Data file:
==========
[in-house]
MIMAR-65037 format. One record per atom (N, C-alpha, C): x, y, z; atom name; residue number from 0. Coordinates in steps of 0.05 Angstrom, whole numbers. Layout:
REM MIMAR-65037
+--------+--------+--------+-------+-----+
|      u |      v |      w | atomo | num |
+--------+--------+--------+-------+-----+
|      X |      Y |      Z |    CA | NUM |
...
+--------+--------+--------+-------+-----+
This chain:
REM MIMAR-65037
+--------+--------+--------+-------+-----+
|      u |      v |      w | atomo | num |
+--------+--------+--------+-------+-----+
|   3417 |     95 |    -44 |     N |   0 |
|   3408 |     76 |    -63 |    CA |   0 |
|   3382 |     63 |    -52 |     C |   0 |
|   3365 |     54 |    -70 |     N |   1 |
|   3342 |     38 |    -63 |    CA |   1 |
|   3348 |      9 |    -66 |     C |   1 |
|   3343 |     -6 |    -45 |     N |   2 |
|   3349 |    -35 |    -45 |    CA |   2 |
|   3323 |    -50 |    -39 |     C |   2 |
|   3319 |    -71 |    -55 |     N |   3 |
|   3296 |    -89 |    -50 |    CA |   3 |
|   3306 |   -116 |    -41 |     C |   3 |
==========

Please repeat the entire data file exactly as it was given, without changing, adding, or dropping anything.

[in-house]
MIMAR-65037 format. One record per atom (N, C-alpha, C): x, y, z; atom name; residue number from 0. Coordinates in steps of 0.05 Angstrom, whole numbers. Layout:
REM MIMAR-65037
+--------+--------+--------+-------+-----+
|      u |      v |      w | atomo | num |
+--------+--------+--------+-------+-----+
|      X |      Y |      Z |    CA | NUM |
...
+--------+--------+--------+-------+-----+
This chain:
REM MIMAR-65037
+--------+--------+--------+-------+-----+
|      u |      v |      w | atomo | num |
+--------+--------+--------+-------+-----+
|   3417 |     95 |    -44 |     N |   0 |
|   3408 |     76 |    -63 |    CA |   0 |
|   3382 |     63 |    -52 |     C |   0 |
|   3365 |     54 |    -70 |     N |   1 |
|   3342 |     38 |    -63 |    CA |   1 |
|   3348 |      9 |    -66 |     C |   1 |
|   3343 |     -6 |    -45 |     N |   2 |
|   3349 |    -35 |    -45 |    CA |   2 |
|   3323 |    -50 |    -39 |     C |   2 |
|   3319 |    -71 |    -55 |     N |   3 |
|   3296 |    -89 |    -50 |    CA |   3 |
|   3306 |   -116 |    -41 |     C |   3 |